The fairytale story of Michael Oenning and Vasas FC
Michael Oenning had, as he will tell you himself, “basically nothing to lose” when a call from Hungary arrived in December. Four years had passed since his sacking as head coach of Hamburger SV in autumn of 2011 - a mighty long time out of a managerial position for a man who had been considered a promising coaching talent before his unfortunate interlude at trigger-happy HSV.
“There were offers from time to time, but nothing that appealed to me,” the 51-year-old explains. He entertained thoughts of concentrating on other projects outside of professional football - a book, supporting talented late bloomers.
But then, shortly before the turn of the year, Hungarian Businessman Janos Jambor, an acquaintance from Oenning’s days at 1. FC Nuremberg, got in touch. Jambor, owner of Vasas SC, needed someone to guide the storied club to safety after a horrendous first half of the season (11th in a league of 12 teams). Oenning, who had no previous experience coaching abroad, didn’t wait long before taking on this delicate mission. “I drove to Budapest on New Year’s Eve, looked at things and started working the next day. Eleven months later I can confidently say I have not regretted this move for a single day so far.”
Jambor will agree, as the German coach has performed nothing short of a small footballing miracle in his one year in the 13th district of Hungary’s capital city: Oenning stayed up with Vasas, thanks to four wins and four draws in 14 matches and, this season, has sensationally led a young team to the top of the Nemzeti Bajnoksag by playing an extremely fluid 3-4-3 system.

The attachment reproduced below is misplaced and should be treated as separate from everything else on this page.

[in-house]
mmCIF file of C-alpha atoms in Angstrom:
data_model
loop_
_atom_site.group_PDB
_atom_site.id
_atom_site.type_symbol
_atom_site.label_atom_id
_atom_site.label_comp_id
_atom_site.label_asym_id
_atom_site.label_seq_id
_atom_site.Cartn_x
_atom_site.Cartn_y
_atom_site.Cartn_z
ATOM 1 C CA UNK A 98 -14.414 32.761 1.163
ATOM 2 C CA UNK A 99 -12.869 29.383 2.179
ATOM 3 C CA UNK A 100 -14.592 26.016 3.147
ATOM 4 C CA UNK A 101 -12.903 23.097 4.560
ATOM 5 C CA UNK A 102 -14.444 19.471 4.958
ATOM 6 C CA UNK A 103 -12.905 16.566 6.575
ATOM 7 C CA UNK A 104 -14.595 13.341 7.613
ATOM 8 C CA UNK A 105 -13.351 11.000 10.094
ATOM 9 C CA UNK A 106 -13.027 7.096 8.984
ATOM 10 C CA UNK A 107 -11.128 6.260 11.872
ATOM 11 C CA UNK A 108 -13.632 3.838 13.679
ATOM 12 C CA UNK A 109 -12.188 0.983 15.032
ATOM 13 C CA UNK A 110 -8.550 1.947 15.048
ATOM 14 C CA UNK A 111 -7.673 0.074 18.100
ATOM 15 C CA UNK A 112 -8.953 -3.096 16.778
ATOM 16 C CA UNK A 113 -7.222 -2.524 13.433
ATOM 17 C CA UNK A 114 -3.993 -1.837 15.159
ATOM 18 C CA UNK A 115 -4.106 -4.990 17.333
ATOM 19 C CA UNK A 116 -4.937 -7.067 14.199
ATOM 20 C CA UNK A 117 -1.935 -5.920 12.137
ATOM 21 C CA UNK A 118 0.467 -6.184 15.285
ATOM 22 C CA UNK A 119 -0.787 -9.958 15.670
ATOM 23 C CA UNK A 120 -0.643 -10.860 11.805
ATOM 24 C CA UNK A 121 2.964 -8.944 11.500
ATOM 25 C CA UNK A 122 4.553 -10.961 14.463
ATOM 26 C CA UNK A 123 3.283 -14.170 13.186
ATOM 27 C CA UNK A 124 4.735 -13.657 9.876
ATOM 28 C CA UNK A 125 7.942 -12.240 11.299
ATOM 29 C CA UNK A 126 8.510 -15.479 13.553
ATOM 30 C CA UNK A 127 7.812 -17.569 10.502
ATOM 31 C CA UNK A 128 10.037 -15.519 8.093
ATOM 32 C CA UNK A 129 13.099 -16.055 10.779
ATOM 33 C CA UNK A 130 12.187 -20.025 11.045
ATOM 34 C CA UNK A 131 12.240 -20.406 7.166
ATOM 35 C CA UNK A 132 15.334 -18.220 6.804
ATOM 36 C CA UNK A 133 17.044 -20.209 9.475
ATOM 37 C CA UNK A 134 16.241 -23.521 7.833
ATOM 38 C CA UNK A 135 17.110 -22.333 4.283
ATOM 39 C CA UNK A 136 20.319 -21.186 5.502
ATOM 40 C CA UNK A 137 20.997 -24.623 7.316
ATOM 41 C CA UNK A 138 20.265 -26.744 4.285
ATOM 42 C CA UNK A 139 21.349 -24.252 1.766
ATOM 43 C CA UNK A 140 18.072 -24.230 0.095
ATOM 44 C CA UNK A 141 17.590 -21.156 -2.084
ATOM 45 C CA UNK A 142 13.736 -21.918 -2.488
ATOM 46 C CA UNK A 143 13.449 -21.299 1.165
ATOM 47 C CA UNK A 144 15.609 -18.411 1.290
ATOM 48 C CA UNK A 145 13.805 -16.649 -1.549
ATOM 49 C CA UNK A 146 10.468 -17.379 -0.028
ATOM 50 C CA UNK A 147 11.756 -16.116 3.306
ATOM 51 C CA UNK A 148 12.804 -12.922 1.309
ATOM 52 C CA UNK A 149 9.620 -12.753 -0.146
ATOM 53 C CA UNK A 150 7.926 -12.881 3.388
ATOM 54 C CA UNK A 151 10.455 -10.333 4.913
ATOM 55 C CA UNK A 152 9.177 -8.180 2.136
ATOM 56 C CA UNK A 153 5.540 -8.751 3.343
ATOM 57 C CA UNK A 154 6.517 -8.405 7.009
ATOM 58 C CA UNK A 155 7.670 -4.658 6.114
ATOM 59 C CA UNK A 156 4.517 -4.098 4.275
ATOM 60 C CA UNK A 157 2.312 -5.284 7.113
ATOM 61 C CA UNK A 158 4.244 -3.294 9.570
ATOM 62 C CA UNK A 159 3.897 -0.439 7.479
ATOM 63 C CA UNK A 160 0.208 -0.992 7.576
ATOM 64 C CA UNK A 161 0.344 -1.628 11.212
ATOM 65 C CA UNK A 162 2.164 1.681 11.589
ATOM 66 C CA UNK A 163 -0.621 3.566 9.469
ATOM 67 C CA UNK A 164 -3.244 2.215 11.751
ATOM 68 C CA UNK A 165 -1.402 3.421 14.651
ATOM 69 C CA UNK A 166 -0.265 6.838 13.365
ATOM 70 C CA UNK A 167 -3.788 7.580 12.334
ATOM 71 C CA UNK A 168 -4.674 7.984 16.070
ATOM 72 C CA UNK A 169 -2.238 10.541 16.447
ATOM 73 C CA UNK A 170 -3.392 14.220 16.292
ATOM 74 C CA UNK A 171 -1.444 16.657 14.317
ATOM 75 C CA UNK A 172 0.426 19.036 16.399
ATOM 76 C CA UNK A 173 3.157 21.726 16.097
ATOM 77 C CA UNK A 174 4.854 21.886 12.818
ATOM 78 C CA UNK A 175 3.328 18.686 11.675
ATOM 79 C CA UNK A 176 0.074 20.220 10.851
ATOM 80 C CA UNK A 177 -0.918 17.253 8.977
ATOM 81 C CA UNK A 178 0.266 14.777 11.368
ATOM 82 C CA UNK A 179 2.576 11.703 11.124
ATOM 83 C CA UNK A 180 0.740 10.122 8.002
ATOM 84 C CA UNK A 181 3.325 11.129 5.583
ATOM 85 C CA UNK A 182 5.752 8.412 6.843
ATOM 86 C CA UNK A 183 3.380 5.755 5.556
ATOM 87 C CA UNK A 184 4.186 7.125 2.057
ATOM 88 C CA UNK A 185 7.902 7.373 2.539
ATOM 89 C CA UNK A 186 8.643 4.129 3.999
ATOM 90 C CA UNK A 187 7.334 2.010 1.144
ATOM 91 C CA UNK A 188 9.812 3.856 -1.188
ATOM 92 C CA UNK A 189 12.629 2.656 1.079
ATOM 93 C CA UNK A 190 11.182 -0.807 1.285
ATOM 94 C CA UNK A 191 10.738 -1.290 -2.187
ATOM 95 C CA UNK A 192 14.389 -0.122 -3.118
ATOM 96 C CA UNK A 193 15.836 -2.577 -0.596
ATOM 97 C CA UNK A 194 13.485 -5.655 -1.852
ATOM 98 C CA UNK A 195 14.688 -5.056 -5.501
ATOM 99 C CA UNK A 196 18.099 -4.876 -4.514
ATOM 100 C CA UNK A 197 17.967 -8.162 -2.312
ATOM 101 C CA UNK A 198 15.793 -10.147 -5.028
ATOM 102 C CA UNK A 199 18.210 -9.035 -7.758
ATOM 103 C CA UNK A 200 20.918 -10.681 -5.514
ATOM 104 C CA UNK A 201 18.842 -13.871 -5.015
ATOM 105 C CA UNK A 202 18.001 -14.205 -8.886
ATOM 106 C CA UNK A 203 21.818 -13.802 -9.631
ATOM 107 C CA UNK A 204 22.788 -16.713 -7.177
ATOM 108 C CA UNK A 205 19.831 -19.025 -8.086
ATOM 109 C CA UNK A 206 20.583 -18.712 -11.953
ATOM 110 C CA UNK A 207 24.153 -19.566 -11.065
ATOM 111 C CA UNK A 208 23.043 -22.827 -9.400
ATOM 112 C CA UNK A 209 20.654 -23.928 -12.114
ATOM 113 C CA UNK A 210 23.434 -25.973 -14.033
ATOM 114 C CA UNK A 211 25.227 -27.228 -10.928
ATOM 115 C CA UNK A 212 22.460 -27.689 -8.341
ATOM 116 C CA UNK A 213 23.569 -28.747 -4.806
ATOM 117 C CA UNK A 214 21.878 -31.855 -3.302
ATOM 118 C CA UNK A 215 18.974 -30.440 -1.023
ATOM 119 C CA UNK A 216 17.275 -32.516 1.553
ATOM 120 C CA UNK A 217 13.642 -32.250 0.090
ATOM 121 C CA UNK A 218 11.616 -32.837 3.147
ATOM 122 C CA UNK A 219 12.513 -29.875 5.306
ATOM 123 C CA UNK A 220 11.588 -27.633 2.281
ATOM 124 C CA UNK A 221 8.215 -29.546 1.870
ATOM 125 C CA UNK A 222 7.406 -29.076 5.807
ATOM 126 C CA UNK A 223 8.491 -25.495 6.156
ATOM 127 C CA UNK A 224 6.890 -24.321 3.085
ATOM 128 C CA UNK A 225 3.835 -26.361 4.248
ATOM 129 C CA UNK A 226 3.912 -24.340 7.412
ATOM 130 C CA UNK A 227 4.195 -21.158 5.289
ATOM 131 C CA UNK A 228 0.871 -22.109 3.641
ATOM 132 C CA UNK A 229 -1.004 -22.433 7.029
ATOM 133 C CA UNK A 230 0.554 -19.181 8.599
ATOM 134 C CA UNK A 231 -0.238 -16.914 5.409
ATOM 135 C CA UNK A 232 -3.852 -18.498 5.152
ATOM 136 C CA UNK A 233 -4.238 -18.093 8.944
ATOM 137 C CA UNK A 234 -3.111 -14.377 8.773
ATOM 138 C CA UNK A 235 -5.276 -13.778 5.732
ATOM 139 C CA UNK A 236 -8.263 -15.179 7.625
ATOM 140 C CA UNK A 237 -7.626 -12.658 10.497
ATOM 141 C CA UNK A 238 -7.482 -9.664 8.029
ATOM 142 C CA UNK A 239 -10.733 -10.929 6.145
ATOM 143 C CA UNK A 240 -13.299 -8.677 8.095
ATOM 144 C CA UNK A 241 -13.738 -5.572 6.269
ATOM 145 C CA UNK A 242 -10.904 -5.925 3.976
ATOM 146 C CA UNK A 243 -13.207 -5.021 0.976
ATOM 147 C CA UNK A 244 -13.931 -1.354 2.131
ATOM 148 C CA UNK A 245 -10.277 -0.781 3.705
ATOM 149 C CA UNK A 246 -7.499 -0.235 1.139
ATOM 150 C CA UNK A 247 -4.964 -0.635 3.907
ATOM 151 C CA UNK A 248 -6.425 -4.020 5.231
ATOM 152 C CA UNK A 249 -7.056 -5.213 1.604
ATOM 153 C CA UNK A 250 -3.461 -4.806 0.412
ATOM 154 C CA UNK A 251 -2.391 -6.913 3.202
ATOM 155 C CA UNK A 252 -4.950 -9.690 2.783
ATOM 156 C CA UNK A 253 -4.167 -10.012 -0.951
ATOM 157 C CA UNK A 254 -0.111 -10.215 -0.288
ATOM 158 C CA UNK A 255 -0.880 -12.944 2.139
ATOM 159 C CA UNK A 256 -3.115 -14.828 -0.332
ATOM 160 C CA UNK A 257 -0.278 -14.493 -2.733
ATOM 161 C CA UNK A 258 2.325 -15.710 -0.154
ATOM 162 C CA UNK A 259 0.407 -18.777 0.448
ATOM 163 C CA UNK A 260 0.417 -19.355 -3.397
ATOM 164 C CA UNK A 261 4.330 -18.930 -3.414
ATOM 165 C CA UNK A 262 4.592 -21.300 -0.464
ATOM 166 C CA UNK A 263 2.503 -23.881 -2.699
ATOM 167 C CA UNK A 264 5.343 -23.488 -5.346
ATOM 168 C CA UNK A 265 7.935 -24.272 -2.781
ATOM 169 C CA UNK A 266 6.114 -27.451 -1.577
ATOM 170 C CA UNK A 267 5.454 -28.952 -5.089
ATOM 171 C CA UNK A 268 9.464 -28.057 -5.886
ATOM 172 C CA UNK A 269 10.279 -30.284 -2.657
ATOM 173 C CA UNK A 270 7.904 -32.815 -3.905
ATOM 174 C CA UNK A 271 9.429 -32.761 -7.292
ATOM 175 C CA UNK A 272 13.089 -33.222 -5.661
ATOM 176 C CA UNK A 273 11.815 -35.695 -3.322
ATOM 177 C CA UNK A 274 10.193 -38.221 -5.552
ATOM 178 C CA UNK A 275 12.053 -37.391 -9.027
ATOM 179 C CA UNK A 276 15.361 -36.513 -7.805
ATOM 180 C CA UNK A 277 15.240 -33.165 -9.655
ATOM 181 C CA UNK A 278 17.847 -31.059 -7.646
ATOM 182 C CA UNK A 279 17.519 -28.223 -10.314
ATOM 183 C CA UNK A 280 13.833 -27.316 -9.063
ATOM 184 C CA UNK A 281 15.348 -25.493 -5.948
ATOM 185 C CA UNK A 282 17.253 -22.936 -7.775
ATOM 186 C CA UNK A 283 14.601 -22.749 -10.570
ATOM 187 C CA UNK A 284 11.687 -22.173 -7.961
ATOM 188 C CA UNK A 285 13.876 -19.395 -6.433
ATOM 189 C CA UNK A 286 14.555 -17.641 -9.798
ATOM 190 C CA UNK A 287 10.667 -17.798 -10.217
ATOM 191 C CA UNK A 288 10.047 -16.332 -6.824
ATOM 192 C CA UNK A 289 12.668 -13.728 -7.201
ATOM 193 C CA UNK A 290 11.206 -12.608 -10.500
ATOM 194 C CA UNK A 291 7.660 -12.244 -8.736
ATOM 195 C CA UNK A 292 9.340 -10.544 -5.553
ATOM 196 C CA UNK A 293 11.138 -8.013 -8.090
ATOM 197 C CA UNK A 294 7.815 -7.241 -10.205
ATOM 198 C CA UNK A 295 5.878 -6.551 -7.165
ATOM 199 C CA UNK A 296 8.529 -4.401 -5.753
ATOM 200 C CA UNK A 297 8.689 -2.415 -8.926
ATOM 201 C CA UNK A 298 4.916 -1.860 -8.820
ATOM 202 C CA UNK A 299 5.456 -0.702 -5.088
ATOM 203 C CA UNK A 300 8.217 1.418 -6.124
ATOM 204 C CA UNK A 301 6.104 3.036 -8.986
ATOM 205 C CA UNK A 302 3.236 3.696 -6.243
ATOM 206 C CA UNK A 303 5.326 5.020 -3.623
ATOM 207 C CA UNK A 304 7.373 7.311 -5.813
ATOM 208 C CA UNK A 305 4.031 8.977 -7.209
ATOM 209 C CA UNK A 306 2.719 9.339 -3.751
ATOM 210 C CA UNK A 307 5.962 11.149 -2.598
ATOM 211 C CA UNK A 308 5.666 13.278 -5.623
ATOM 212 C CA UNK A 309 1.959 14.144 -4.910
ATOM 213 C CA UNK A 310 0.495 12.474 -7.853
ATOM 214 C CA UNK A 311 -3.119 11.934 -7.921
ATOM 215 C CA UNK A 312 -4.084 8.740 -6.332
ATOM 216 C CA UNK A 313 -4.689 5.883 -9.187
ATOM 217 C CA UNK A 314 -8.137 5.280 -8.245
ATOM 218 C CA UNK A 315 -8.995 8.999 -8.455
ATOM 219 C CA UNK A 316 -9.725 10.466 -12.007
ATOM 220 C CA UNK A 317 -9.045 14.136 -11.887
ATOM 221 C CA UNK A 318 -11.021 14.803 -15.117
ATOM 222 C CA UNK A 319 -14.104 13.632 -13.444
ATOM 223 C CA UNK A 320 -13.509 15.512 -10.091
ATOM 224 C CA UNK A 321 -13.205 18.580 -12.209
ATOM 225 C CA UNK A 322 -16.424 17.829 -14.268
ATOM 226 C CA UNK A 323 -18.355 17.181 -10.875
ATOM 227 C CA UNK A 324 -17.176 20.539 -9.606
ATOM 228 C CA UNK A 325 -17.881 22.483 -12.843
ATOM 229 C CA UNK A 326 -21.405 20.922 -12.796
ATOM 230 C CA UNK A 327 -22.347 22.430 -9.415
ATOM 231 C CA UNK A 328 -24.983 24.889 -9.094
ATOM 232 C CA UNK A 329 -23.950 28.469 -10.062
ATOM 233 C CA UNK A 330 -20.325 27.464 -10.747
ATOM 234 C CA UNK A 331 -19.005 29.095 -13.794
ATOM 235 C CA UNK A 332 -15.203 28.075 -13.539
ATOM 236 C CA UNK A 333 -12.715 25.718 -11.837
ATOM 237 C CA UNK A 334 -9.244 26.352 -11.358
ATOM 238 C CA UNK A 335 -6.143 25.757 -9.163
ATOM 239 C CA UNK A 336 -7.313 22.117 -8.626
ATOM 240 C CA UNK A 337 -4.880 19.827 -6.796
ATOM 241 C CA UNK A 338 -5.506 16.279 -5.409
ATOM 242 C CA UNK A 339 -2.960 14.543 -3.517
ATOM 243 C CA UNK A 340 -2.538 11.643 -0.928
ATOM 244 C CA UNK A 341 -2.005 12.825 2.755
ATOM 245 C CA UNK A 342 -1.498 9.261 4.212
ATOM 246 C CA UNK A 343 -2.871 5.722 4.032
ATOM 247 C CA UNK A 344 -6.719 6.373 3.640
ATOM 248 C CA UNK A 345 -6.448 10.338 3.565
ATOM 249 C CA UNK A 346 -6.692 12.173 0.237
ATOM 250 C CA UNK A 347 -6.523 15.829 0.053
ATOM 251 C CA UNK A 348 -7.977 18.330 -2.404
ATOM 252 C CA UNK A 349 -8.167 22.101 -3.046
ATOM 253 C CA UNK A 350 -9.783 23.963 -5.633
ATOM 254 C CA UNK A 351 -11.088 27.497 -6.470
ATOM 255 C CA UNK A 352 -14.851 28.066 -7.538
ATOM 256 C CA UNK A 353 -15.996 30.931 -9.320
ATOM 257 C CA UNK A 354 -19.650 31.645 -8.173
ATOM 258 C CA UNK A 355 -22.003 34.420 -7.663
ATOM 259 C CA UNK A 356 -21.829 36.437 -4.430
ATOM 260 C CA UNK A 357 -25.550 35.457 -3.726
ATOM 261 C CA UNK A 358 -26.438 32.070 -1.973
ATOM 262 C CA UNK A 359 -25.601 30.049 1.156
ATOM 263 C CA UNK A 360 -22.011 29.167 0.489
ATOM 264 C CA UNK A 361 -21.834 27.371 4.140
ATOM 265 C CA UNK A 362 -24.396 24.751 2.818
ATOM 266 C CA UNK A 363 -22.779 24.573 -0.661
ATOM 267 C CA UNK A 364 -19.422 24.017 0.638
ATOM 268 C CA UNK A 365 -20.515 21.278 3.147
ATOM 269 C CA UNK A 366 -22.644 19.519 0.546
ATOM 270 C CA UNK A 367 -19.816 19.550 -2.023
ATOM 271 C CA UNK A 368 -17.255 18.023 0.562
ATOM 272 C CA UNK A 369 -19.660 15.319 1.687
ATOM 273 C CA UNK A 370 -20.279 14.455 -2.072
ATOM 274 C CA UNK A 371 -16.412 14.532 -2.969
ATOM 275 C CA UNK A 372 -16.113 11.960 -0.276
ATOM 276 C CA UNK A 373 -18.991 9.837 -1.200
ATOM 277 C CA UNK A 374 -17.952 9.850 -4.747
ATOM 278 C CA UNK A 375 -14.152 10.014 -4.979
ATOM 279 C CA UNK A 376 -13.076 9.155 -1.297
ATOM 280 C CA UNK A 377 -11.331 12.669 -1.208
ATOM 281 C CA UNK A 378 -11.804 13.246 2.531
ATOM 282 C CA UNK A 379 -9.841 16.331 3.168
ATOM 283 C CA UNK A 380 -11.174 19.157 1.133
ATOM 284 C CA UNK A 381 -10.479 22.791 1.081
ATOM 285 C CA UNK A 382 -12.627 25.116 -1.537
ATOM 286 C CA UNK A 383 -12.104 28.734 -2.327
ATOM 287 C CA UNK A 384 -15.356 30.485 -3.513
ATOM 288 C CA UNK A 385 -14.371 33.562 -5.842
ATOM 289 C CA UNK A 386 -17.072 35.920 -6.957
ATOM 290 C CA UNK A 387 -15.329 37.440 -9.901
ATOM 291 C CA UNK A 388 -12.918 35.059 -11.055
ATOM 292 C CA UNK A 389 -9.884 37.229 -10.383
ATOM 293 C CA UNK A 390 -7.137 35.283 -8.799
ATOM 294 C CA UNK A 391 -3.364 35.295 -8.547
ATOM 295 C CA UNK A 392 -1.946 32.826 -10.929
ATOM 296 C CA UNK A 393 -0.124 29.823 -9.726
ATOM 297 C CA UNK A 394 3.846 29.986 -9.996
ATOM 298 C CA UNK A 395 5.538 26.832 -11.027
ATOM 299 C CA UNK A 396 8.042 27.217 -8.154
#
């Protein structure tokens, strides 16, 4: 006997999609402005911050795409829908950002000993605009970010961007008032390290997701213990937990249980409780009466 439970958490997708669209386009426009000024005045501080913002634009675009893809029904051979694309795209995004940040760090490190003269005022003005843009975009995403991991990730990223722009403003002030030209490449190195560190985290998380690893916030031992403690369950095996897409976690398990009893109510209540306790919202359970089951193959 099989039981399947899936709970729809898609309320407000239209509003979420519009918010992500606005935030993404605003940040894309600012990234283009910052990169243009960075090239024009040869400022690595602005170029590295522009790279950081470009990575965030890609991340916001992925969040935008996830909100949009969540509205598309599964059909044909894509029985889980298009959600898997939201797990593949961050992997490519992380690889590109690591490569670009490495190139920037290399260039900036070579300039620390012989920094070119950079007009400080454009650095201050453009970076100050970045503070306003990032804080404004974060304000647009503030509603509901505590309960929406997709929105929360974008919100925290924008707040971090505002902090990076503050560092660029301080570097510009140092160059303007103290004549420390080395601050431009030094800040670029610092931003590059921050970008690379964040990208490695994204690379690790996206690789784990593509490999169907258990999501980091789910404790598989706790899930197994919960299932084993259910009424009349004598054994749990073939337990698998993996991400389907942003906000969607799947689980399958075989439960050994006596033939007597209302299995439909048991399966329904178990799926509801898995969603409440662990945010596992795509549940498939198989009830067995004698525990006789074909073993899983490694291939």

The team kept their advantage of four points over their closest competitor Videoton FC with a 1-1 draw recently in the Rudolf Illovszky Stadium in front of 5,000 spectators. “If we come through the next three, four games cleanly, we’ll have to look where we can take things this season,” Oenning says. Excitement levels at the workers’ club from the Pest side of the capital are high. Vasas last won the championship in 1977 and spent the bulk of the last 30 years as a footnote. The fanbase is all the more inebriated by the unexpected success.
Oenning explains: “The people are happy. It’s a big wave of nostalgia, which also has to do with the Olympic games in Rio de Janeiro. Vasas is not only a football club. Five of the eight Hungarian gold medalists are with the club. The local people have a strong bond with Vasas and are incredibly proud. We have strong fencers, boxers, swimmers and women’s volleyballers. A new gold medalist was honoured before every home match this season. This ‘golden August’ has caused a wave of euphoria.” The excitment reminds him of the Ruhr area, the 51-year-old says. He’s rediscovered the joy of “honest football” in Budapest: “My young team is incredibly willing, they want to work and learn and not end practice after two hours.”
With a little luck, the story of this captivating “renaissance,” as Oenning calls it, may well be headed for a big happy ending.
Talk of a “Hungarian Leicester City” does the rounds. “There’s no answer to our way of playing football in Hungary at the moment,” Oenning says with the pride of a head coach who came to the Danube a fireman and became a footballing accelerant: “A fire was lit here, I don’t want to put it out.”